Asia’s two largest countries, India and China, are aspiring to become world leaders, but experts agree, both will have to learn how to get along, not only for their own growth, but for the prosperity of the continent.
Asia’s two largest countries, India and China, have had a rocky relationship in the past, shadowed over by disputes over water and their shared 4,000 kilometer border. But with both countries aspiring to become world economic and military leaders, the future of Asia will rely on good relations between the two nuclear powers; Experts believe that if both wish to continue on the path of growth, they will have to learn to get along.
Dr. Lawrence Sáez of the University of London’s School of Oriental and African Studies says the easiest way to describe the relationship between India and China is, "as being problematic." He says friendly sentiment between the two in the 1950s and early 1960s was quickly dissolved with the Sino-Indian War of 1962 over border disputes. He says now, the relationship is mostly defined by China’s economic and military rise and most recently, by a sentiment of rivalry in India.
A recent study on world arms transfers by the Swedish think tank Stockholm International Peace Research Institute (SIPRI) highlights this sentiment. The results have found that India is now the world’s largest importer of arms. According to Siemon Wezeman of the SIPRI Arms Transfers Programme, "Indian imports of major conventional weapons are driven by a range of factors. The most often cited relate to rivalries with Pakistan and China as well as internal security challenges."
"One-sided" arms race, at best
India increasing its arsenal to match China’s military growth translates to a kind of arms race. But Sáez says it is a one-sided arms race: "its really an arms race between perhaps one country that thinks it is having an arms race with the other one." From the point of view of china, the US is more of a threat and "India is mostly like a pesky neighbour rather than anything else and it has weapons and so on, but they don’t really see them as threatening their security in that sense."
On the other hand, for India, China is a real threat. Sáez says this is mostly because of its support of Pakistan. And this support seems to be growing. During celebrations of Pakistan’s national holiday, Pakistan Day, Pakistani ambassador to China, Masood Khan said, "Pakistan and China are celebrating the 60th anniversary of diplomatic relations. This year, we shall take our bilateral relations to new heights." In the ceremony, the Chinese were greatly thanked for aid efforts in areas of Pakistan that were devastated by the flood in 2010 and awards were given out to highlight Pakistan’s gratitude. The Chinese are no less amiable. Chinese Premier, Wen Jiabao, designated 2011 the year of "China-Pakistan Friendship" and in terms of aid and arms, Islamabad is high on Beijing’s list. A SIPRI study found that China is a major supplier of arms to Pakistan - a trend that not only India is worried about.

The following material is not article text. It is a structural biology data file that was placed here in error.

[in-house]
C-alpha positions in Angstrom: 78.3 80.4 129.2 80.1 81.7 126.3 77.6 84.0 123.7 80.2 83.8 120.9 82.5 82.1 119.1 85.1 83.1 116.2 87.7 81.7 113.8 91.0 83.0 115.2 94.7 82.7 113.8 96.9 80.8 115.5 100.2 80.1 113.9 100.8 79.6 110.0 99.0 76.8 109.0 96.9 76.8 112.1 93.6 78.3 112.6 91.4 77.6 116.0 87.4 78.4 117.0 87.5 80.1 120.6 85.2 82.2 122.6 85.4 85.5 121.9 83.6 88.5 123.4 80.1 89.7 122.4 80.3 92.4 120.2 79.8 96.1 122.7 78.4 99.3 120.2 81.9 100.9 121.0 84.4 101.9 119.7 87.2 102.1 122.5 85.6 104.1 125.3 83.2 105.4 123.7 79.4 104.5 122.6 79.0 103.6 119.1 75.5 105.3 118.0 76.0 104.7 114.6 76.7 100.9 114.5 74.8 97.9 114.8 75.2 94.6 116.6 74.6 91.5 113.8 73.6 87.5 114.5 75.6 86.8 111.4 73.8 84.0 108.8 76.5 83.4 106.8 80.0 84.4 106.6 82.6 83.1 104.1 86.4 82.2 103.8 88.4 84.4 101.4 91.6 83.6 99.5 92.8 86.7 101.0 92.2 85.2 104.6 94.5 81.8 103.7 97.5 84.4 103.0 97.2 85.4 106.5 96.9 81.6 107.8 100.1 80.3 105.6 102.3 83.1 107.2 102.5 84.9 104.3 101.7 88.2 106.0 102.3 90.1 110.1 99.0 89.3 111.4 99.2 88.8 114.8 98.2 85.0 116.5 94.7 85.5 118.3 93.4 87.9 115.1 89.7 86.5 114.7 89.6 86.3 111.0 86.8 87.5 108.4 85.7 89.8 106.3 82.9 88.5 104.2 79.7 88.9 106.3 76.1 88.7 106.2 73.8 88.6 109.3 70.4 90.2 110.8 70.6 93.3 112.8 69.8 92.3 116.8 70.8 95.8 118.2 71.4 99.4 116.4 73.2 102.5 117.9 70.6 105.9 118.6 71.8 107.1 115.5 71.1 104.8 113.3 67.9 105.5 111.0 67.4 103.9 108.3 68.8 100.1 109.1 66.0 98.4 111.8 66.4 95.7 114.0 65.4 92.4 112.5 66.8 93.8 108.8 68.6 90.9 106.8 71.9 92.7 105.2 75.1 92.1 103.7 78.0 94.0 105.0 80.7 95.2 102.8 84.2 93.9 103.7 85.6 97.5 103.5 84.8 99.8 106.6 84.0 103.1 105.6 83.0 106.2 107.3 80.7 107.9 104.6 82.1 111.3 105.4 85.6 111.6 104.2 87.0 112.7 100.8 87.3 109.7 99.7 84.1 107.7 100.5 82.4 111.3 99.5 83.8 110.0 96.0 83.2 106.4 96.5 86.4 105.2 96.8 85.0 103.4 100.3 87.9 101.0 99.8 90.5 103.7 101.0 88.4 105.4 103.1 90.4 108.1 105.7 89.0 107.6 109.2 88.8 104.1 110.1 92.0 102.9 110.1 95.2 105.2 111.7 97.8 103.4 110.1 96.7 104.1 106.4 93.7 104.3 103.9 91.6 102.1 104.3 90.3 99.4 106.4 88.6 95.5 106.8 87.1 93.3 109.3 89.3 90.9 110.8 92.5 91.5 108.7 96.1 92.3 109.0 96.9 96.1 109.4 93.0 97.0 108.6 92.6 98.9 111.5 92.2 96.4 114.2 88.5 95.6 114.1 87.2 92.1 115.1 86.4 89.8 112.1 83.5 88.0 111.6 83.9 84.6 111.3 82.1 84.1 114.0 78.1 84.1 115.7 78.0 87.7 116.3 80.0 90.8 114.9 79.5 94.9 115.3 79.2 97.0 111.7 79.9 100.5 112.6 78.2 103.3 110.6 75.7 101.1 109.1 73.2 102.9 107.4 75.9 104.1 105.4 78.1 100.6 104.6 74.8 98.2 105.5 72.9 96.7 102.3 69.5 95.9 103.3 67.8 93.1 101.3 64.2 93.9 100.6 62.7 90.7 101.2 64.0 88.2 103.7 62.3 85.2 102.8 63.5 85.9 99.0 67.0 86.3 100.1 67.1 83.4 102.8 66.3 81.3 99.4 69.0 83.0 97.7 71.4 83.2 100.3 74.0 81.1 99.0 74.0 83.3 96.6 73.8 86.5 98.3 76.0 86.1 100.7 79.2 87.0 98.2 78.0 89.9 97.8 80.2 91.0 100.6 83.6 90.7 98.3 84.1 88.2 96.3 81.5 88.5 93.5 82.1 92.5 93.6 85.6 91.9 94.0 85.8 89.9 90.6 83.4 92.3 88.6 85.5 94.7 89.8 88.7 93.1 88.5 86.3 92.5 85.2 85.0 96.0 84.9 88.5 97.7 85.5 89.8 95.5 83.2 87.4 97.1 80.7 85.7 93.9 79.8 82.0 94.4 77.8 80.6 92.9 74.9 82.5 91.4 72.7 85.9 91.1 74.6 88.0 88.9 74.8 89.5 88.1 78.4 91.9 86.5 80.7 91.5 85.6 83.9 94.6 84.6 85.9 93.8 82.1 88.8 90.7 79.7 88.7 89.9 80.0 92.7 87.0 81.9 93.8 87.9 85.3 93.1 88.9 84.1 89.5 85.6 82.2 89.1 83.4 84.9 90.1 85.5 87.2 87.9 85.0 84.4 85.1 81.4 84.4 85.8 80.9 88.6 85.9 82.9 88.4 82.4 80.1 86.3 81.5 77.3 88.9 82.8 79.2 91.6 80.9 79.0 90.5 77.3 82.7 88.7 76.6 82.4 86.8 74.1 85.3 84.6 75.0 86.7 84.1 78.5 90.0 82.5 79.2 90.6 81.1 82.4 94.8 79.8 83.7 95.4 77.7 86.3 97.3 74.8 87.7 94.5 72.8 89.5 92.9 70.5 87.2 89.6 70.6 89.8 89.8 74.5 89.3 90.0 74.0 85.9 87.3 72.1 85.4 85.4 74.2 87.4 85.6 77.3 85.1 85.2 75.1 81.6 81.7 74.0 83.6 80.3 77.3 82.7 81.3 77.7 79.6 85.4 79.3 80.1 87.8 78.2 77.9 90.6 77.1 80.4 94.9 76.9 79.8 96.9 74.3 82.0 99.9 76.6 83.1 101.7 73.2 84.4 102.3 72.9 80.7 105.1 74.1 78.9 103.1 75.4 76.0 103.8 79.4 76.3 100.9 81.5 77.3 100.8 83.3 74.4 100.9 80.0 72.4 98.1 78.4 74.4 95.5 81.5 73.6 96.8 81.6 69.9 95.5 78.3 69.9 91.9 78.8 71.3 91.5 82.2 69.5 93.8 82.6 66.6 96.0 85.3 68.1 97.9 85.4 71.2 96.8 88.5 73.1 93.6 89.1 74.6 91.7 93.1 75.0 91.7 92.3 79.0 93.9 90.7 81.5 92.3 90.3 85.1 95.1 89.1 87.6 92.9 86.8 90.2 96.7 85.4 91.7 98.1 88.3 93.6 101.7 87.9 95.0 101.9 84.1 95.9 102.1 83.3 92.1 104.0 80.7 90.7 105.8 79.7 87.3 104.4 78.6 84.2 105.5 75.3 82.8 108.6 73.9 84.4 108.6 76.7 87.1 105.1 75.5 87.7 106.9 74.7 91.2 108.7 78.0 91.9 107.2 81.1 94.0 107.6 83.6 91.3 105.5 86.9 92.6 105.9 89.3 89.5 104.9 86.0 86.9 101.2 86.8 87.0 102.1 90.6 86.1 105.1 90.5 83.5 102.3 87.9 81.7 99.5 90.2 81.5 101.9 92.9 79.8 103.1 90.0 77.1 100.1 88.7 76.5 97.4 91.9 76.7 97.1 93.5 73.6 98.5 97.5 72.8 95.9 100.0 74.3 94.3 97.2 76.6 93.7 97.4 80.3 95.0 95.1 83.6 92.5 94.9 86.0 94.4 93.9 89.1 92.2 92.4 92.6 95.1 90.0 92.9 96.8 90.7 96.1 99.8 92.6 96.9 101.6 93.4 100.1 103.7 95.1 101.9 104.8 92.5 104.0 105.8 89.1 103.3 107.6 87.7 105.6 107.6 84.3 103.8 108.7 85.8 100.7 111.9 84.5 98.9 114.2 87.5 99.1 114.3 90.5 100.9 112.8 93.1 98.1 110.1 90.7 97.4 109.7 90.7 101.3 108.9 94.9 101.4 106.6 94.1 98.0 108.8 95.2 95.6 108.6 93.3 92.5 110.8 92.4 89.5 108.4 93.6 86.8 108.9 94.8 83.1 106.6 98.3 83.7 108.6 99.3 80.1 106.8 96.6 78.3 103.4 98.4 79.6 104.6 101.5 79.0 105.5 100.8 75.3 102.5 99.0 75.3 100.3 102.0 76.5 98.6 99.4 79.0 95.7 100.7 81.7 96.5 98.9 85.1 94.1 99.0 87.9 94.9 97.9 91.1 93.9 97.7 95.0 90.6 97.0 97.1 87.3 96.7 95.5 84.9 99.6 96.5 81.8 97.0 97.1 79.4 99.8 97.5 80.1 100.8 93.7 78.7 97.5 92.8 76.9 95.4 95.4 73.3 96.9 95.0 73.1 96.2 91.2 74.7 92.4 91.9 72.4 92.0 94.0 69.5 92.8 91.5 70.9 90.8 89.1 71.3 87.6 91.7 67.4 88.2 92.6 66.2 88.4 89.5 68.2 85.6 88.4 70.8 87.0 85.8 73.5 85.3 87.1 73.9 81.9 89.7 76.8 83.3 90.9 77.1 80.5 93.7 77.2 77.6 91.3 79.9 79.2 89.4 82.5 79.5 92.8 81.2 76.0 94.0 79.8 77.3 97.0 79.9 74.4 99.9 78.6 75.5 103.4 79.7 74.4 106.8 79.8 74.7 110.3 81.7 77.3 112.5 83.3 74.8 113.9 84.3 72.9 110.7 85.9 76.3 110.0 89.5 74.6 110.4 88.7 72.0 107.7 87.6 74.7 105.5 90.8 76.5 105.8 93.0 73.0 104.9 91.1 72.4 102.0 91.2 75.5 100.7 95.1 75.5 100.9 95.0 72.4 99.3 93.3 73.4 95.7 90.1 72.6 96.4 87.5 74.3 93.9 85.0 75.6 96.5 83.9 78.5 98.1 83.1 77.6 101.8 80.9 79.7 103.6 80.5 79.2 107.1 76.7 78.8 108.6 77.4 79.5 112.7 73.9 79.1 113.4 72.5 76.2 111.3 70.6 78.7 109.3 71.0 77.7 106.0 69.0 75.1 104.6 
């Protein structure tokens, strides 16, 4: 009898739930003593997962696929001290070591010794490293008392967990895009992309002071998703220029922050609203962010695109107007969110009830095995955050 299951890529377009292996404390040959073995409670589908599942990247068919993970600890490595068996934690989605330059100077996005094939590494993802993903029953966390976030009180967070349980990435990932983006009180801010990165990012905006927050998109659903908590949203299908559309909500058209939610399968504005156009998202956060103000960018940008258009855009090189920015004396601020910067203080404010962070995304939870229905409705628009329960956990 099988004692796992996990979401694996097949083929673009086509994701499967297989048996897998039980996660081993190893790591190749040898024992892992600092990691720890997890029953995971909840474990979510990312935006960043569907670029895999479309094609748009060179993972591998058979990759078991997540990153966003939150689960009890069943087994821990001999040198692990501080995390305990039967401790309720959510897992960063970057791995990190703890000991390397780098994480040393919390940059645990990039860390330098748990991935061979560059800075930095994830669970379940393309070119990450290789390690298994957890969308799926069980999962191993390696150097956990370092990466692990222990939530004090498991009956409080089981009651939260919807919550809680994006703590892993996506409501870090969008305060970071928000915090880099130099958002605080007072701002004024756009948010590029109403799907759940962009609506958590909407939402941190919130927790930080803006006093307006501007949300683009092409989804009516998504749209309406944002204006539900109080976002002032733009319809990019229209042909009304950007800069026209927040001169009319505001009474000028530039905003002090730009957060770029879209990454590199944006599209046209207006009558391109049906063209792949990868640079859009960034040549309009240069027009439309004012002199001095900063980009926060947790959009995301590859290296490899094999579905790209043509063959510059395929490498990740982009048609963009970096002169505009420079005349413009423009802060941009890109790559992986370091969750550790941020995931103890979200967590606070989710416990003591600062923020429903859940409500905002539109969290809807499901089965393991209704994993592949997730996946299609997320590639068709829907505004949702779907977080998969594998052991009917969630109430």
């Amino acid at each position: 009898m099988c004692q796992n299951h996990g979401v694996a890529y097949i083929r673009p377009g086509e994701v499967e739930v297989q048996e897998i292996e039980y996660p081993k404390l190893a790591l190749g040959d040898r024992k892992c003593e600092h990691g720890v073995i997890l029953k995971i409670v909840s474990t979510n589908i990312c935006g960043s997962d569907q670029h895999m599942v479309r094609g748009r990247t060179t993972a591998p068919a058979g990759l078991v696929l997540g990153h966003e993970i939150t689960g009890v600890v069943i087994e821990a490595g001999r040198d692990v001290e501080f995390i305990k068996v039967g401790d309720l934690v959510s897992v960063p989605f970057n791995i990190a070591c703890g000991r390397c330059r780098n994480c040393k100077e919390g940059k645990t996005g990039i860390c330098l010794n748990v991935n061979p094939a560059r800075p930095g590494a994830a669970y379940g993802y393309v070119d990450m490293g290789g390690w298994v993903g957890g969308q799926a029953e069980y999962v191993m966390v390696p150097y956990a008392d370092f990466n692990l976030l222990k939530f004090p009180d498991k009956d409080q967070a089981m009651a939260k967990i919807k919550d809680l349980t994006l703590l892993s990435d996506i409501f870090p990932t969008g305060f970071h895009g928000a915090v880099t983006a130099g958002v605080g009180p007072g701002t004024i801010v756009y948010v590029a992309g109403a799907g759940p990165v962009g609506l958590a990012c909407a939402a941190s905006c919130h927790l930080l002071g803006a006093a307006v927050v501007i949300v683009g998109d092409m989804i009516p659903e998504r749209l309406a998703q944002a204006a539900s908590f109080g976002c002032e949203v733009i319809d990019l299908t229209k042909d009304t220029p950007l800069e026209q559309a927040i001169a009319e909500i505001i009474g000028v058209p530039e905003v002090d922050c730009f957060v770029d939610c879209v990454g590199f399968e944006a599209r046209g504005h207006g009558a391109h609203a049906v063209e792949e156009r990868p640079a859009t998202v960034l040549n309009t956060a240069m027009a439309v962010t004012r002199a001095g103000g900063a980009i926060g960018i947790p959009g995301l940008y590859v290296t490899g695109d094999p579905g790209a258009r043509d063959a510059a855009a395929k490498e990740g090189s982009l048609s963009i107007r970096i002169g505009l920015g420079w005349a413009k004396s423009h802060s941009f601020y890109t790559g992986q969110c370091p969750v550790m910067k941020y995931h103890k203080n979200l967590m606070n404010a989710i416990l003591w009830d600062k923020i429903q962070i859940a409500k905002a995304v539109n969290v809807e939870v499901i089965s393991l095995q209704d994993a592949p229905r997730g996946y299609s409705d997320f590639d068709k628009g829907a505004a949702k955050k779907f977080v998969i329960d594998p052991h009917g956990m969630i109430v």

A further area of conflict is that Beijing is constructing ports in the Indian Ocean. "China has been building ports in Birma, in Bangladesh, in Sri Lanka, it is suspected that they have started the construction of a submarine base in the Maldives, in Pakistan and so on." Sáez says Beijing has been helping these countries in the construction of deepwater ports because it is interested in securing its oil pipeline and sea transfers for oil and he says it is a matter of time before they clash over this aspect. "At some point, they will be in a situation where they will come into conflict with each other."
Determining the rules
When it comes to water resources, China also has the upper hand over India, as the Tibetan Water Tower is the source of many Asian rivers, among them, the Brahmaputra, or Yarlung Sangpo, as it is called in China, where, to New Delhi’s dismay, Beijing is now constructing a dam. But if tensions should escalate, Delhi also has some leverage, says Sáez. "If it wanted to, India could make it difficult for China with respect to Tibet. A lot of Tibetan refugees are based in India, India has a very strong influence in Nepal, for instance."
Despite the many areas of conflict, there has been some progress in economic ties between the two Asian giants, with bilateral trade reaching over 60 billion USD in 2010. Jonathan Holslag of the Brussels Institute of Contemporary China Studies believes it is best for the two to concentrate on that. He says the two should avoid a "race to the bottom" in terms of economic competition and rivalry if they are to promote internal development and economic growth. "That said, however, I think the more that India makes eyes at becoming an industrialized nation, the more it will emerge as a major challenger to china."
Holslag belives that historical distrust and nationalism could undermine attempts to mend the ties. He says, despite massive trade and proliferating business exchanges, it is often difficult for the two to find common ground in terms of real synergies, "because there is this shadow over the 1962." He believes past tensions continue to dictate strategic thinking and cannot help the feeling of rivalry. "That, I think, will make it very difficult for china and India to steer clear of the kind of traditional concerns and tensions that have been holding the relationship in the past."